A Vision for Lightheartedness
We see a world full of happy people – people who are having fun, laughing, playing innocently and enjoying their lives to the fullest. We see people everywhere taking time to recharge and recreate themselves by getting away from their work and regular routines for awhile. And we see people forgiving themselves and everyone else, regardless of the situations and circumstances.
For, in forgiving and letting all of the cares and concerns of life go, we have found a balance that allows us to function more efficiently, more happily, more joyfully. We see the world with new eyes. We have lightened our load, and in doing so, the seriousness and importances of life have given way to a feeling of peace within. Our hearts are lighter, which causes our bodies to be lighter, and the whole of our lives to be lighter. We have come into alignment with our core nature, which is light.
“There’s a first goal on the track that an individual turned aside from. … It’s the first unfinished cycle on the track. And it was at that time when the individual set out to do something, decided to use energy, power or space—whatever he was going to use—and discovered there was an obstacle in his path.
“And out of his own self-determinism, simply stopped going toward the goal he had first chosen and, without altering that postulate or without saying he wasn’t going toward that goal anymore, turned aside to batter down an obstacle he thought was interfering with his attainment of that goal. …
“It’s only when the individual drops away from his original and basic purpose and begins to fight those things which were merely interposed and then makes it an end of all existence simply to fight that obstacle or those obstacles, that we get an aberrated condition.”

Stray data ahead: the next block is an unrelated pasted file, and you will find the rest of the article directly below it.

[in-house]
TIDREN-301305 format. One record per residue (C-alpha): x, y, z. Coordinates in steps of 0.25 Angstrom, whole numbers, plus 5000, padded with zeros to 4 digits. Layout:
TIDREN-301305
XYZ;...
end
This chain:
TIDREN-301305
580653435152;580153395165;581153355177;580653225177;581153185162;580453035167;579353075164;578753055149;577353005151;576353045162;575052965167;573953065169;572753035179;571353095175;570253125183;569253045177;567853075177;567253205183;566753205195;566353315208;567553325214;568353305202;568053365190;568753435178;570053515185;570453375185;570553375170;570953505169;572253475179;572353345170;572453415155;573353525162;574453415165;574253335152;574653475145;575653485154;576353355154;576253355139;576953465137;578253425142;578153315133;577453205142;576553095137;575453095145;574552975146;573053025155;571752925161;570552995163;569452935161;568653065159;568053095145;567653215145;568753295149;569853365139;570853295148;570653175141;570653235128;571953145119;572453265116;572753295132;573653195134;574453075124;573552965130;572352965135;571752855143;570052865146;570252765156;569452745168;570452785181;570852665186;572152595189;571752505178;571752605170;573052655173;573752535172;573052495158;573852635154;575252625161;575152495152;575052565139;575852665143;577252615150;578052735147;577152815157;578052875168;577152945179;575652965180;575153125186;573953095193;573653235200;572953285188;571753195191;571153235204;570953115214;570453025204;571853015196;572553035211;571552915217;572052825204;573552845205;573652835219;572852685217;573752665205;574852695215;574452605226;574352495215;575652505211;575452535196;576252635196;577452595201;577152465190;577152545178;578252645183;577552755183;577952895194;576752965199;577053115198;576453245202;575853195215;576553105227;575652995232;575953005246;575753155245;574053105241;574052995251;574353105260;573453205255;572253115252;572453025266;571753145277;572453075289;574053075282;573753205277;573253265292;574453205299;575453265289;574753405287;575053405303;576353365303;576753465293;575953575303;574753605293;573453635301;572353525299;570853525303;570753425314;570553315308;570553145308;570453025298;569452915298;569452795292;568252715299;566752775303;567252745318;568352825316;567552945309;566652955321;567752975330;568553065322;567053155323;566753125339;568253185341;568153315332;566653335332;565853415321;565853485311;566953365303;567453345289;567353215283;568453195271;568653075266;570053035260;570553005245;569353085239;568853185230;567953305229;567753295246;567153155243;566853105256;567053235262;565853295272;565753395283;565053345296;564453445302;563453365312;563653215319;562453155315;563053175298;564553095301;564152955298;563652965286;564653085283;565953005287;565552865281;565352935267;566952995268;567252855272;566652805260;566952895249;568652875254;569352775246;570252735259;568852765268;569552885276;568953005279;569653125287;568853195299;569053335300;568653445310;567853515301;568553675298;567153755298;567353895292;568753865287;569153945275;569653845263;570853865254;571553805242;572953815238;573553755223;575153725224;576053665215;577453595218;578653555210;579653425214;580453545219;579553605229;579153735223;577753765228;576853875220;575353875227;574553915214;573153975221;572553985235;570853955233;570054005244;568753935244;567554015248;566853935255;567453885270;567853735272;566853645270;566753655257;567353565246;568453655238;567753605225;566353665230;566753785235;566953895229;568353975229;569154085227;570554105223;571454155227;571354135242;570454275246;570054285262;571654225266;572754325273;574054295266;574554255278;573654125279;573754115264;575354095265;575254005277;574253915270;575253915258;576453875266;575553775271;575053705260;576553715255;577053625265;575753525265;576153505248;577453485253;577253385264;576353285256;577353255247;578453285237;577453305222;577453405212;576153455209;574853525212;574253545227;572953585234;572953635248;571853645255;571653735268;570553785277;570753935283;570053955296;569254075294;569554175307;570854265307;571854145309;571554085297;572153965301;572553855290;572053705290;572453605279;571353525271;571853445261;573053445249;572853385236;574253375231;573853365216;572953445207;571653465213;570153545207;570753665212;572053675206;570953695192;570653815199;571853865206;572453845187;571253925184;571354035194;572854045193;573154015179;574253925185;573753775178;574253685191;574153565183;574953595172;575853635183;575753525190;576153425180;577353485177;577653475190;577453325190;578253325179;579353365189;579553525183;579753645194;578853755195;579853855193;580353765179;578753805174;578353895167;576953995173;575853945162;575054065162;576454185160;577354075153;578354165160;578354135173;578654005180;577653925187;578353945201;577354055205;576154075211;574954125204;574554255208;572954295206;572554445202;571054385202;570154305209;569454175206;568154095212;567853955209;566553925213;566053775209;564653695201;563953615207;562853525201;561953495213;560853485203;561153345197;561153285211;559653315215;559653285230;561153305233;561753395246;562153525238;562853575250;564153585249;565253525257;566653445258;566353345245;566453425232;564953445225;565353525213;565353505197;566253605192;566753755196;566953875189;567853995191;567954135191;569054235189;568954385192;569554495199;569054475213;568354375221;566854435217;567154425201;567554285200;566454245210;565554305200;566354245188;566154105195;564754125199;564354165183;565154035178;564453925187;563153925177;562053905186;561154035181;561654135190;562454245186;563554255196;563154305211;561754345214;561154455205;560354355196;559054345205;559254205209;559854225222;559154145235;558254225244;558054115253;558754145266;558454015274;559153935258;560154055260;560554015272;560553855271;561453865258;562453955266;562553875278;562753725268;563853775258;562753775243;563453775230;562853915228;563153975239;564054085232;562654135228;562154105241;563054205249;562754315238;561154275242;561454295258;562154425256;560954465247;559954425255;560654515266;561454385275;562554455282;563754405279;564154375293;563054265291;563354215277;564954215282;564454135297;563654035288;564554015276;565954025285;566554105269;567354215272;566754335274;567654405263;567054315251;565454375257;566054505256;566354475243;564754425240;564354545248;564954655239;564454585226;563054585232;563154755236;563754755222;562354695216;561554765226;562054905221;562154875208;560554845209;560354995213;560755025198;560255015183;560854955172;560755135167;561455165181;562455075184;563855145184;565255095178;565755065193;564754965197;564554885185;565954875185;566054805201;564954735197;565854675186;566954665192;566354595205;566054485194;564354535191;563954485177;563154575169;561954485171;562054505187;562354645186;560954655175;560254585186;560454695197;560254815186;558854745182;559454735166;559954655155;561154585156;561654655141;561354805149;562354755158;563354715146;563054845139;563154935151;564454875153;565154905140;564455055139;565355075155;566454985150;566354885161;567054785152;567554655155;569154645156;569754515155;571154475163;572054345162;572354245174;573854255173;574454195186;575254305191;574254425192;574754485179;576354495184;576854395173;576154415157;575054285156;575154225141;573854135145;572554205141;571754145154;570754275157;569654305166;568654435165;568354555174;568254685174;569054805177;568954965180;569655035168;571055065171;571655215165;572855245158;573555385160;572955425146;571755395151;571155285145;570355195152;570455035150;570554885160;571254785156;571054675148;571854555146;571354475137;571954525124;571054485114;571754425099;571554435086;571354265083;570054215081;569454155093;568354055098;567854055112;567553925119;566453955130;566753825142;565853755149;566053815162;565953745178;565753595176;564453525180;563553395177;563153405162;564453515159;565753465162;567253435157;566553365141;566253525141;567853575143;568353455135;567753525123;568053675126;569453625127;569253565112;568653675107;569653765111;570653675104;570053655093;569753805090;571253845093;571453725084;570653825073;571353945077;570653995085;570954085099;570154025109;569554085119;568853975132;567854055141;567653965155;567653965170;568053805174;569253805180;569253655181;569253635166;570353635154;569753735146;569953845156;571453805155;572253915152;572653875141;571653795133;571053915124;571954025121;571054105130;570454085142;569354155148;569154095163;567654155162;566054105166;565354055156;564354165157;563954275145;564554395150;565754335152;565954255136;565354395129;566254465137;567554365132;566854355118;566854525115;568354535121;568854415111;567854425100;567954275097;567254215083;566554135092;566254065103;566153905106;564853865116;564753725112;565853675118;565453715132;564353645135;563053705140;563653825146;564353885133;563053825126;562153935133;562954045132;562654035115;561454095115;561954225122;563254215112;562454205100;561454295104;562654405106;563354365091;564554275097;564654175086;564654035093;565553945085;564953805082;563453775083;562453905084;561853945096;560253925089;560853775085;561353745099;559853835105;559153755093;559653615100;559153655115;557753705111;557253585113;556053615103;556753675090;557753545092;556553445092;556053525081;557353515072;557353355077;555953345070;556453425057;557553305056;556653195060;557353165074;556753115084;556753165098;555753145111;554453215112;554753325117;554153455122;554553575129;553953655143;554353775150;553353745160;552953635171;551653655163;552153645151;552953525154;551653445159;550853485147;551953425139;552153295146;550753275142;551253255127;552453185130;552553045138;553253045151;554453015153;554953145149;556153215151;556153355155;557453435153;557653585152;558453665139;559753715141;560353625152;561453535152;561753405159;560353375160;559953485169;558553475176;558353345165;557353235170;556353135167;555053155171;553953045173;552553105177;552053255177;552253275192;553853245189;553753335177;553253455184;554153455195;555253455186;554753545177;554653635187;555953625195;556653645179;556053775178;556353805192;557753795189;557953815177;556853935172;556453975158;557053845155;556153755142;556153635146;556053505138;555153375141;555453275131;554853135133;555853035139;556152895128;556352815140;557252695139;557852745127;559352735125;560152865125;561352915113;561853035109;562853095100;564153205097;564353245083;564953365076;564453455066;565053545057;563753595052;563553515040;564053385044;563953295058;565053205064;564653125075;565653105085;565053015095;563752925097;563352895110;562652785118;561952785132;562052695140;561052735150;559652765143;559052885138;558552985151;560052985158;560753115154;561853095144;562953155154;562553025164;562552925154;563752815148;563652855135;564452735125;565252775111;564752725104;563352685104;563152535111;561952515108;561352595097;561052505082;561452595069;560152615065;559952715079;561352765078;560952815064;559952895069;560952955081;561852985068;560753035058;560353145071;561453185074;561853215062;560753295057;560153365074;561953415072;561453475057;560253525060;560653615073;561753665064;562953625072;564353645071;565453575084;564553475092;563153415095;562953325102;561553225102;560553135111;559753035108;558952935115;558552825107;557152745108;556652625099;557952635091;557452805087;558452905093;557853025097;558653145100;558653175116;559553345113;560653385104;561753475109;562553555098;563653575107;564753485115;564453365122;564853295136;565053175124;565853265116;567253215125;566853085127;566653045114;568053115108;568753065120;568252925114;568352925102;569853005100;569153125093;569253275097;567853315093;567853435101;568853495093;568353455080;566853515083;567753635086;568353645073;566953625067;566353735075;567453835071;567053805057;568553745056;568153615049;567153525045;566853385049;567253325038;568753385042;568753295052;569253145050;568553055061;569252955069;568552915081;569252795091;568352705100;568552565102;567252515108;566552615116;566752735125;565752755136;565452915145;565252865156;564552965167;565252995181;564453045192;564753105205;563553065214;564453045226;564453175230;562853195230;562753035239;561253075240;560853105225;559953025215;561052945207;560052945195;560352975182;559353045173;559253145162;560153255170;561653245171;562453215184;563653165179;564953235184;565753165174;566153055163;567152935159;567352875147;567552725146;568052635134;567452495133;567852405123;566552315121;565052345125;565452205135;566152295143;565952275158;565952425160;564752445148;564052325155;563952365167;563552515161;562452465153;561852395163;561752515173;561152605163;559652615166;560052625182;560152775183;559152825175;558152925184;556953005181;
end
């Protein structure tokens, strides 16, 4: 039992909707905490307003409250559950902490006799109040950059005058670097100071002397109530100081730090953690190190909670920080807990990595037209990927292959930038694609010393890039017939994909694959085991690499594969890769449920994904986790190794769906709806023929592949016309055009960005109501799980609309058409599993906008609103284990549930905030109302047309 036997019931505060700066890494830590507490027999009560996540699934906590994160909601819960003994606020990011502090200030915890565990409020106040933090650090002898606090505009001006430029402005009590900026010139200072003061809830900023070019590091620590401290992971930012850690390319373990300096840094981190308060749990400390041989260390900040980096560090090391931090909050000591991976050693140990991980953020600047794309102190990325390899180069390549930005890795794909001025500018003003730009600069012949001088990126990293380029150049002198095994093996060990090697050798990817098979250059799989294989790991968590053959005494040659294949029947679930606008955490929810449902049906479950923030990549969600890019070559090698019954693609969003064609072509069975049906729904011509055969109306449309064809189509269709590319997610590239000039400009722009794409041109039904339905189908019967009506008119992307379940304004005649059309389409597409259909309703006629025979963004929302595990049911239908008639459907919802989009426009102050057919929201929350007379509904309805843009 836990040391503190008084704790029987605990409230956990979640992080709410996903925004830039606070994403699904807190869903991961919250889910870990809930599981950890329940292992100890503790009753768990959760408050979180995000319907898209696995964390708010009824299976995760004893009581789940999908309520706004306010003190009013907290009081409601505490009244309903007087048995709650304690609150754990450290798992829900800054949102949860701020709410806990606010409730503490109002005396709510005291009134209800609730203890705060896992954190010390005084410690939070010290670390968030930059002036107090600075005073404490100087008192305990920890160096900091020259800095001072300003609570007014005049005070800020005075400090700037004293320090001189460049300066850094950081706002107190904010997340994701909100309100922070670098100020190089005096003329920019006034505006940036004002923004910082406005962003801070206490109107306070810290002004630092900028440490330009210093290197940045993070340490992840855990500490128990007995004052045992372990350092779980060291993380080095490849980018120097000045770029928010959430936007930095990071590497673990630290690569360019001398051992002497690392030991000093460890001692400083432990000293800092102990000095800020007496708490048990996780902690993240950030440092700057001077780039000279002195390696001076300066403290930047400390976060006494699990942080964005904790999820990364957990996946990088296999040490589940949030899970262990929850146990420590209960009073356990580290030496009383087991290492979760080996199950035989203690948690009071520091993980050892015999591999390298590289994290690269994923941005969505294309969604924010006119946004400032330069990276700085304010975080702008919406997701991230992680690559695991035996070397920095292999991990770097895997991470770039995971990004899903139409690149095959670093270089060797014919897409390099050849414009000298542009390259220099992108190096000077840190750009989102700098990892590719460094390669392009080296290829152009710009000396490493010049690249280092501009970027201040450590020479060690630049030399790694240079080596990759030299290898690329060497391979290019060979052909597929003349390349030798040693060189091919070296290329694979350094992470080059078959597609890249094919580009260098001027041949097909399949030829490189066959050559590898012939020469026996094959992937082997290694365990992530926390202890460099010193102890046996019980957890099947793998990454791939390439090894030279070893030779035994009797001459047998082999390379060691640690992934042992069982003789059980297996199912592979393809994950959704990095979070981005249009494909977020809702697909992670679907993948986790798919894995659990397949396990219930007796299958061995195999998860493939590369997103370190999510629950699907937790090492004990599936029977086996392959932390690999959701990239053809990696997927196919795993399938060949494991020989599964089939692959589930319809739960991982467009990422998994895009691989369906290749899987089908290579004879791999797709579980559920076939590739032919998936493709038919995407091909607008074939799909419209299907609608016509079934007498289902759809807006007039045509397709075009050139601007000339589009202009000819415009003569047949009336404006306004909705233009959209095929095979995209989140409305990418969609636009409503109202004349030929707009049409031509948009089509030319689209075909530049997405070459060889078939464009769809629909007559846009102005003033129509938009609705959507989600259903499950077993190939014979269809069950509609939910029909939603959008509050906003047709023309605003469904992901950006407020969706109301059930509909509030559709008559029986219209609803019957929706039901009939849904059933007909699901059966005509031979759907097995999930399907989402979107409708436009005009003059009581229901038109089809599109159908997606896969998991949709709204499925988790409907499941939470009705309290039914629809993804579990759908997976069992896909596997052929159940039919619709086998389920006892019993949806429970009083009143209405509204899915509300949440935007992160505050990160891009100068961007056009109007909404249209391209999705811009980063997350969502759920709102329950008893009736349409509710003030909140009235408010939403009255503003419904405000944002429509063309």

“I found out that those young people who had some responsibility of one kind or another—not necessarily poverty; poverty and riches have very little to do with it—it’s responsibility. And those that had responsibility and so on got along well, matured well and their dignity was good. But those who were debarred from very much responsibility had a rather rough time of it. And this seemed to be a consistent factor.
“So I looked it over and found out that what they lacked in life was purpose. When they have high purpose they, of course, do have a game and they’re able to live. But if they’re given no purpose, if they’re just left to idle, they’re put into a no-game condition and they suffer from all of the vagaries of that condition. And these could be quite severe.”
“Avoid fight or flight, talk through differences.”
Leadership Consultant, Stephen R. Covey
Your action for today is to contact someone with whom you’ve had some differences and see if you can work them out.